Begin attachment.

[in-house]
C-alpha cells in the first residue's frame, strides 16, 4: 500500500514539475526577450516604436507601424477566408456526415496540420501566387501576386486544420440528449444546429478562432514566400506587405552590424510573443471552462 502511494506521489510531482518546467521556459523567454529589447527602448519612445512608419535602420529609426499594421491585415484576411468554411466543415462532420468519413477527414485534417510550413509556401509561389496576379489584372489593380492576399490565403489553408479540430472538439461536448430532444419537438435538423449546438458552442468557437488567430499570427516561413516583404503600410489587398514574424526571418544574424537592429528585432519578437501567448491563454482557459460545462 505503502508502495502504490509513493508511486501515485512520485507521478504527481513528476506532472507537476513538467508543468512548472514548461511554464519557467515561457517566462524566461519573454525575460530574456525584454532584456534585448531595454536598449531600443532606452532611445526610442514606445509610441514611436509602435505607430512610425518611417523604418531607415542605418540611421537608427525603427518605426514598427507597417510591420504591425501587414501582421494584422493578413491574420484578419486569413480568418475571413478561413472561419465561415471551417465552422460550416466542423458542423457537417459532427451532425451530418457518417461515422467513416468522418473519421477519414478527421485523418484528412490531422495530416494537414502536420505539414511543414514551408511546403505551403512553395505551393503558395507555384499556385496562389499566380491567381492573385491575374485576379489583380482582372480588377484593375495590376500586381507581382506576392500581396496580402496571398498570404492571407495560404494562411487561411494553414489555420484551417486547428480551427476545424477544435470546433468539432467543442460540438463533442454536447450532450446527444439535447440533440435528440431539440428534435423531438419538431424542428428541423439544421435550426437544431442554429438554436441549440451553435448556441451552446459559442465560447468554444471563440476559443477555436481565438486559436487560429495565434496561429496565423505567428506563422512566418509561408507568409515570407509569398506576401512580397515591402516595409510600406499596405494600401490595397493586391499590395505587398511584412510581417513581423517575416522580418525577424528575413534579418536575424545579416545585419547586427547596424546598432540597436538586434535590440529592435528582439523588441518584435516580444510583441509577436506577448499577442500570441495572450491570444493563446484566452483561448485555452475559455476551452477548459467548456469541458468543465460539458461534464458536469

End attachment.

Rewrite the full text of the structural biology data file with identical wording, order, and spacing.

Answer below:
[in-house]
C-alpha cells in the first residue's frame, strides 16, 4: 500500500514539475526577450516604436507601424477566408456526415496540420501566387501576386486544420440528449444546429478562432514566400506587405552590424510573443471552462 502511494506521489510531482518546467521556459523567454529589447527602448519612445512608419535602420529609426499594421491585415484576411468554411466543415462532420468519413477527414485534417510550413509556401509561389496576379489584372489593380492576399490565403489553408479540430472538439461536448430532444419537438435538423449546438458552442468557437488567430499570427516561413516583404503600410489587398514574424526571418544574424537592429528585432519578437501567448491563454482557459460545462 505503502508502495502504490509513493508511486501515485512520485507521478504527481513528476506532472507537476513538467508543468512548472514548461511554464519557467515561457517566462524566461519573454525575460530574456525584454532584456534585448531595454536598449531600443532606452532611445526610442514606445509610441514611436509602435505607430512610425518611417523604418531607415542605418540611421537608427525603427518605426514598427507597417510591420504591425501587414501582421494584422493578413491574420484578419486569413480568418475571413478561413472561419465561415471551417465552422460550416466542423458542423457537417459532427451532425451530418457518417461515422467513416468522418473519421477519414478527421485523418484528412490531422495530416494537414502536420505539414511543414514551408511546403505551403512553395505551393503558395507555384499556385496562389499566380491567381492573385491575374485576379489583380482582372480588377484593375495590376500586381507581382506576392500581396496580402496571398498570404492571407495560404494562411487561411494553414489555420484551417486547428480551427476545424477544435470546433468539432467543442460540438463533442454536447450532450446527444439535447440533440435528440431539440428534435423531438419538431424542428428541423439544421435550426437544431442554429438554436441549440451553435448556441451552446459559442465560447468554444471563440476559443477555436481565438486559436487560429495565434496561429496565423505567428506563422512566418509561408507568409515570407509569398506576401512580397515591402516595409510600406499596405494600401490595397493586391499590395505587398511584412510581417513581423517575416522580418525577424528575413534579418536575424545579416545585419547586427547596424546598432540597436538586434535590440529592435528582439523588441518584435516580444510583441509577436506577448499577442500570441495572450491570444493563446484566452483561448485555452475559455476551452477548459467548456469541458468543465460539458461534464458536469